For pair-wise comparison of dependent data the Wilcoxon signed rank test with continuity correction was employed (Wilcoxon, 1945). This test indicates whether the dental surfaces after the experiment differ significantly from the dental surface before the experiment. Pairwise comparison of independent data was subjected to the statistical test routine after Calandra et al. (2012) and Schulz, Calandra & Kaiser (2013a). We applied the robust heteroscedastic Welch-Yuen omnibus test (Welch, 1938; Yuen, 1974) and a heteroscedastic pairwise comparison test (“Lincon test”, analogous to Dunnett’s T3 test (Dunnett, 1980)), according to the procedure of Wilcox (Wilcox, 2003; Wilcox, 2005; Wilcox, 2012). We performed a data trimming of 15% to remove outliers and compensate for non-normality. Finally, we applied the robust heteroscedastic rank-based test after Cliff (Cliff, 1996; Schulz, Calandra & Kaiser, 2013). For principal component analyses (PCA) a set of 12 parameters was selected according to the following reasons: best separating parameters (mammals: Schulz, Calandra & Kaiser, 2013; reptiles: Winkler et al., 2019), independent parameters from different parameter categories (Table S3) and no missing values. Before applying PCAs, we use the Kaiser-Meyer-Olkin test for sampling adequacy (p-value > 0.5) and Bartlett’s test of sphericity (<0.05) to validate the application of a principal component analysis (PCA) is justified on our data. PCAs were conducted using the built-in function prcomp(). Principal components (PCs) with standard deviation over 1.0 are discussed in the following. Factor loadings were cut at a value of 0.4 (Budaev, 2010), describing the best separating parameters in the different PCs (Table S10).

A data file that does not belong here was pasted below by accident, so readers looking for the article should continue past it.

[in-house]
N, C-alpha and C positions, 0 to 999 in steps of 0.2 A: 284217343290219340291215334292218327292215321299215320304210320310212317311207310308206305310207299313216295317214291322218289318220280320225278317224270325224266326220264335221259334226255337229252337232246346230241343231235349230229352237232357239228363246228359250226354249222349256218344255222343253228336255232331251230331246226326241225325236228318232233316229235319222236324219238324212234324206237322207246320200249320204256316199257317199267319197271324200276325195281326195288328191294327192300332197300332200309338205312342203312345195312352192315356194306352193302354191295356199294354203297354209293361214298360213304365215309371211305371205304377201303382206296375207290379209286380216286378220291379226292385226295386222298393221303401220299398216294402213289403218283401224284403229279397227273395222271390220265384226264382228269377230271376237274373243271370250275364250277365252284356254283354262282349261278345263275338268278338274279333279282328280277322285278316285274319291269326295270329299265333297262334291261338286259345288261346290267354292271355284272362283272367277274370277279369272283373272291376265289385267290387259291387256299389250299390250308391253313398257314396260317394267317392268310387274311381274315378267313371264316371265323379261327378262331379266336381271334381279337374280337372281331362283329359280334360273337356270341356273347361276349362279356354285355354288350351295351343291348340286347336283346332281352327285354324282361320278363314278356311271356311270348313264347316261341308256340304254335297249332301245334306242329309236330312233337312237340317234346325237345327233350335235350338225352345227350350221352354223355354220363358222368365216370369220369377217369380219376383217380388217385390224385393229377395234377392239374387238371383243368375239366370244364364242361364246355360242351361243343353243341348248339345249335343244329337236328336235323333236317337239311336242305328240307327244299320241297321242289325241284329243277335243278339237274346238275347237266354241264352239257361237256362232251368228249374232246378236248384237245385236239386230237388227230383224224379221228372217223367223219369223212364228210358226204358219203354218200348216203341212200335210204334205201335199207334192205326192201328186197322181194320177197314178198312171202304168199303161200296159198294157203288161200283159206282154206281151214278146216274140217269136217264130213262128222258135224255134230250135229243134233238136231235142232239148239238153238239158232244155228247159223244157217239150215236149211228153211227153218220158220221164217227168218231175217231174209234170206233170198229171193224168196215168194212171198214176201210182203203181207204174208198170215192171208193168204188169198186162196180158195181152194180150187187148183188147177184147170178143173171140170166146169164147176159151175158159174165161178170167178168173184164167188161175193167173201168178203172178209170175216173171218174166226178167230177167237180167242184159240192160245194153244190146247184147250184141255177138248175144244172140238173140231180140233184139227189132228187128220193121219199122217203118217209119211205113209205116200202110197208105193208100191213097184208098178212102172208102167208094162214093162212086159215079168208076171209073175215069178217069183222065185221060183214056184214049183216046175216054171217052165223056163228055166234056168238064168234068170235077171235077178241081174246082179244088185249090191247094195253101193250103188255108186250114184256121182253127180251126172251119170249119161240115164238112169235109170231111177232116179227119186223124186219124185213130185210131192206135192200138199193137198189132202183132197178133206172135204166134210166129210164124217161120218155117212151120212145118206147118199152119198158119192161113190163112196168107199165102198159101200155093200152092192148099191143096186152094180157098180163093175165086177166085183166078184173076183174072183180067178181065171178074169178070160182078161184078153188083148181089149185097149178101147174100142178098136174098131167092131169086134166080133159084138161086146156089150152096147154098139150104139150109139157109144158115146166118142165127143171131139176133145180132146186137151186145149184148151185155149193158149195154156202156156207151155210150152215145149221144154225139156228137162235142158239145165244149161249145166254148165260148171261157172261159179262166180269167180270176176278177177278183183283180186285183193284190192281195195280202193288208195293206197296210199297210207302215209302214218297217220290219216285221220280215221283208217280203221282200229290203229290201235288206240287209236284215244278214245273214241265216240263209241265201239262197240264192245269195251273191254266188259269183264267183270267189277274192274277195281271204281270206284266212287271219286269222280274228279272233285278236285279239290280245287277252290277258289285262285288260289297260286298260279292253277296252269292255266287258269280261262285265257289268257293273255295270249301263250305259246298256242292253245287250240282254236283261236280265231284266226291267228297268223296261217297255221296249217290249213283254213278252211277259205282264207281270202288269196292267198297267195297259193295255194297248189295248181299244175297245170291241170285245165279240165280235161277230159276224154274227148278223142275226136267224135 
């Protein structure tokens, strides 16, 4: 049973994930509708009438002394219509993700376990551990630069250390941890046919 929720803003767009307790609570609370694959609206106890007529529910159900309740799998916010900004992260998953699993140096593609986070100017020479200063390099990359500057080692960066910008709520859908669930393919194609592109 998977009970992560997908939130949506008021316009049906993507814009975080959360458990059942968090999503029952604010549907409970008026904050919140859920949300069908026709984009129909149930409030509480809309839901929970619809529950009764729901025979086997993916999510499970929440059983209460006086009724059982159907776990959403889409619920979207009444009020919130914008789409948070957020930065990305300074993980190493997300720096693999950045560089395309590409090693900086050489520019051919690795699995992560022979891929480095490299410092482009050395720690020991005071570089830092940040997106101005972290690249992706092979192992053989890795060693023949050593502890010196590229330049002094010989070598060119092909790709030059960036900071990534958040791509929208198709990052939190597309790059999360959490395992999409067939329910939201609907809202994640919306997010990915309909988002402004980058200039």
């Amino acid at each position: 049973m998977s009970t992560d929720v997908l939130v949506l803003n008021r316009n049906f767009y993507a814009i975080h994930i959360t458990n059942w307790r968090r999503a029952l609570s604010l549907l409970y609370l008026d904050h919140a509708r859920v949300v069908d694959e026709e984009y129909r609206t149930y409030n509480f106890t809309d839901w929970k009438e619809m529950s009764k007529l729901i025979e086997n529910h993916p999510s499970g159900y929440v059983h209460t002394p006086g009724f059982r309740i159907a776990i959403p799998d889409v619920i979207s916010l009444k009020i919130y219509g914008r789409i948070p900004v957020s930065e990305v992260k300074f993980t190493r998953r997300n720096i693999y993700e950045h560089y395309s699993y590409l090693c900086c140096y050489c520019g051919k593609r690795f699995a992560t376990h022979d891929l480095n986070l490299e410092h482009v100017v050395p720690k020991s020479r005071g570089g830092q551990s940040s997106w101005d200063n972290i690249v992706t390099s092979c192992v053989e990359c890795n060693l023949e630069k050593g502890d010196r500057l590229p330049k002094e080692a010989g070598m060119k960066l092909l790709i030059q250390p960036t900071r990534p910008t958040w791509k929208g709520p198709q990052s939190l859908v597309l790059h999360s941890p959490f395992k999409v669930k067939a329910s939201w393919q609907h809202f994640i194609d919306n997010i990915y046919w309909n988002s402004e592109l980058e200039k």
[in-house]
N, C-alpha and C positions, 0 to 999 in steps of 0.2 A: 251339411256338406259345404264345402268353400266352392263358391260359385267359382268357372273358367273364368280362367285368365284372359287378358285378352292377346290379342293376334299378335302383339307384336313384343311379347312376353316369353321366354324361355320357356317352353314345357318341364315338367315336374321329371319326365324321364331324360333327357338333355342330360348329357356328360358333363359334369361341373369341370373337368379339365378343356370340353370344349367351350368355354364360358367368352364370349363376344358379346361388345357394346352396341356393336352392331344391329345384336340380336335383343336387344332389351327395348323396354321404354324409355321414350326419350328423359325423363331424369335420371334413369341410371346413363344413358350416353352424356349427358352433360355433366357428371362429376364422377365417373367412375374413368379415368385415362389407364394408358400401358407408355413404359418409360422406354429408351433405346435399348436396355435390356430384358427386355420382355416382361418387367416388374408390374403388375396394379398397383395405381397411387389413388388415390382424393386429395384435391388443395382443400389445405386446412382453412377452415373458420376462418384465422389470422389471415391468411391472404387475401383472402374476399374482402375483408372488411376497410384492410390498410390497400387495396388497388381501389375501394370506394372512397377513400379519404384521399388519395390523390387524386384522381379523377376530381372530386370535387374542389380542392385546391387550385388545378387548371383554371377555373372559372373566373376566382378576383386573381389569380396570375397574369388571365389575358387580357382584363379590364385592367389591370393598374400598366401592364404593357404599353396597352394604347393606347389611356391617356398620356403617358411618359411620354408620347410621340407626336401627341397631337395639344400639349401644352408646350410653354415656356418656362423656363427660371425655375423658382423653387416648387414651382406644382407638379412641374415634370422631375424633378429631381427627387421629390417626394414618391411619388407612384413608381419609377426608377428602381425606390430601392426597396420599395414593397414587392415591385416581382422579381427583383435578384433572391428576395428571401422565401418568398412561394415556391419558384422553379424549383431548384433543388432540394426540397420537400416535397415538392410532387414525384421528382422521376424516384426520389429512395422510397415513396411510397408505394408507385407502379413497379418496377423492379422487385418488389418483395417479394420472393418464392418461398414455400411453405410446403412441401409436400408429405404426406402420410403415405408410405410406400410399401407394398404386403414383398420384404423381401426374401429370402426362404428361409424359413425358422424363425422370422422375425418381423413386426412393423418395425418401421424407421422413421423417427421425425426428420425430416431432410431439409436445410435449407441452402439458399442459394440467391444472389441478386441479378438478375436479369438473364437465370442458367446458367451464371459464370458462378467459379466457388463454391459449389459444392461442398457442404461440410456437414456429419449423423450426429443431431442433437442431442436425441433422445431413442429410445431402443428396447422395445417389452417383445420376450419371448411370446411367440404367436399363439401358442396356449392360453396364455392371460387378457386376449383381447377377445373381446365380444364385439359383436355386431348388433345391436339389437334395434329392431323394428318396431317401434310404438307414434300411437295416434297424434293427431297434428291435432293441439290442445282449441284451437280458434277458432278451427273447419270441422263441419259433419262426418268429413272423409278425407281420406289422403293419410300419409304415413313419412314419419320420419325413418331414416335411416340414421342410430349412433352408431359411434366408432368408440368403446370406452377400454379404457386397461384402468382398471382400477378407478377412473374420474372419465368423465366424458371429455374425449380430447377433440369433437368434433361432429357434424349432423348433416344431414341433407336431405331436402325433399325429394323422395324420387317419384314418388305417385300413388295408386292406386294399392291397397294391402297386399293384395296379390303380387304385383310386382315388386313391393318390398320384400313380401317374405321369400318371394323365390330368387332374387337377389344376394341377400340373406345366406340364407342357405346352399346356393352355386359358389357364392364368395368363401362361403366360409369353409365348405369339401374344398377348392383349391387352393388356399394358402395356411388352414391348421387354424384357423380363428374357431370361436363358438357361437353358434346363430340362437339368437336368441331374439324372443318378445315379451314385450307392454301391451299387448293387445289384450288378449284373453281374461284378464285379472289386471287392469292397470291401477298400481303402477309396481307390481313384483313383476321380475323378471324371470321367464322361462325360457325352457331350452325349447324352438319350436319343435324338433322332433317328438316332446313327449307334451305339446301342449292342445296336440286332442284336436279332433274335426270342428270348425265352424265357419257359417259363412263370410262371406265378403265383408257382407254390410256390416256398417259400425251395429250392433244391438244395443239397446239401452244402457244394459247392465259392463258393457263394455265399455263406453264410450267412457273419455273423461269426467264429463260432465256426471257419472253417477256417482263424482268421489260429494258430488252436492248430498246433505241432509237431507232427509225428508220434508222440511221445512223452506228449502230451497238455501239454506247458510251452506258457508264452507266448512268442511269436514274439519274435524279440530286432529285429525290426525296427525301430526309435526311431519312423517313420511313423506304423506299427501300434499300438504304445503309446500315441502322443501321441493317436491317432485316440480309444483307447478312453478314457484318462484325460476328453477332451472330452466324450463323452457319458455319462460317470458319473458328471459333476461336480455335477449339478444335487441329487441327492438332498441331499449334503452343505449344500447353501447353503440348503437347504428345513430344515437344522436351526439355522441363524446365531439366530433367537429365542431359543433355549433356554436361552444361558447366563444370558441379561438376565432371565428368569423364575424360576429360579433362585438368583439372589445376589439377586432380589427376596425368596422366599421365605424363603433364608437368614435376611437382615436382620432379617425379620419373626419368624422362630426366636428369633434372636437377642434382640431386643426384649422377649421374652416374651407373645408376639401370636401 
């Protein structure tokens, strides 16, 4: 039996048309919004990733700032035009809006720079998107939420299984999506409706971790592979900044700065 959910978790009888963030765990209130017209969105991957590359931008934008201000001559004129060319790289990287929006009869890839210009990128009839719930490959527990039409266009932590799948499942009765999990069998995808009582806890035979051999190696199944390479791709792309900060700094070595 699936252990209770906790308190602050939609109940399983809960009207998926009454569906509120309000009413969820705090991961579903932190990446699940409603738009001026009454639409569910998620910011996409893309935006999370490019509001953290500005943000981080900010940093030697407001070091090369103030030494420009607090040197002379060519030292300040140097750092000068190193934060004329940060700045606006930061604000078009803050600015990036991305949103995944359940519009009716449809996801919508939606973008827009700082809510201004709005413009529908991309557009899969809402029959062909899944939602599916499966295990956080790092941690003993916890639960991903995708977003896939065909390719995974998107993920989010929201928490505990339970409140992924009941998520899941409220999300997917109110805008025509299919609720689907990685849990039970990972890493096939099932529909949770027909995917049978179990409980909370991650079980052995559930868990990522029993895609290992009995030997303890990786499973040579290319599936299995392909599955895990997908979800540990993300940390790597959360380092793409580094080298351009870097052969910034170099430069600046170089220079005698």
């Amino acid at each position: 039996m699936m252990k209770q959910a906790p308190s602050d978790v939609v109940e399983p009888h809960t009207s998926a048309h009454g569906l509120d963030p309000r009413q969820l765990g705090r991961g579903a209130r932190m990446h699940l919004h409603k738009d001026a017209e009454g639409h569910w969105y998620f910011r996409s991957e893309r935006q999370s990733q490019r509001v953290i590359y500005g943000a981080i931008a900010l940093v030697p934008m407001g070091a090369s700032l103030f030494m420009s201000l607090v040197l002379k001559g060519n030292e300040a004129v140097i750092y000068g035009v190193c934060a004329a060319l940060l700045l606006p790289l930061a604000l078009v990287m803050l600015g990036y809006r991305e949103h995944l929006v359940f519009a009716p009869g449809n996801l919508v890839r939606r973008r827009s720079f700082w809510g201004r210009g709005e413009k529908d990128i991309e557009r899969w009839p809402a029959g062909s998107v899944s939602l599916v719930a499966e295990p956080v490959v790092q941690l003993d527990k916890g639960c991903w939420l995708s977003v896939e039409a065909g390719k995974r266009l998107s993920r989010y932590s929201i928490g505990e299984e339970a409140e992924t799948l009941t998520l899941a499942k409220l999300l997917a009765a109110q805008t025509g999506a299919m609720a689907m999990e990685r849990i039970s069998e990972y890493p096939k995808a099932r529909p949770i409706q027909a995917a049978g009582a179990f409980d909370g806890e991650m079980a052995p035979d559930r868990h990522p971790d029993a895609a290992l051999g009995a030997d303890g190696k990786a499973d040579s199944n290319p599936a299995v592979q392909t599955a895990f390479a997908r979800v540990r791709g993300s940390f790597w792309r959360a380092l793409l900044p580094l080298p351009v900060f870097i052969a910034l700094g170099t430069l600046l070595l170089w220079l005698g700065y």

Tumbling experiment

Very fine sand (51–168 μm)

The first column of Fig. 2 shows exemplary 3D enamel surface models of experimentally altered dental surfaces before (first row) and after the experiment (second row) for each of the five used species. Experimental alteration of teeth with very fine sand led to a higher number of new wear features, such as new small and large dales, which crosscut ante-mortem wear features and show no preferred direction (larger anisotropy values of parameters, except for Otomys, Figs. S1A and S2A). The post-tumbling dental surface of Carcharhinus plumbeus shows additionally a large number of new dales (Fig. 2). This coincided with an increase in overall complexity of the surface (larger Sdr, Asfc values, except for Otomys). For the large mammal teeth (Equus and Capreolus, Table S4), an increase in height and volume parameters was found. The p-values from the Wilcoxon signed rank test indicate significant differences between the complete dental surface before and after the tumbling experiment for Capreolus capreolus, Crocodilus niloticus, Carcharhinus plumbeus and Otomys sp., while Equus sp. did not show significant surface modifications (Table S7). The PCA displays separation of dental surface before and after tumbling for all five different species along PC1–PC3 (Figs. 3A and 3SA), whereby the isotropy (IsT), complexity (Asfc), area (mea), density (Spd) and plateau size (Smr) show the highest factor loadings and therefore explain more variance in the PCA (Table S10).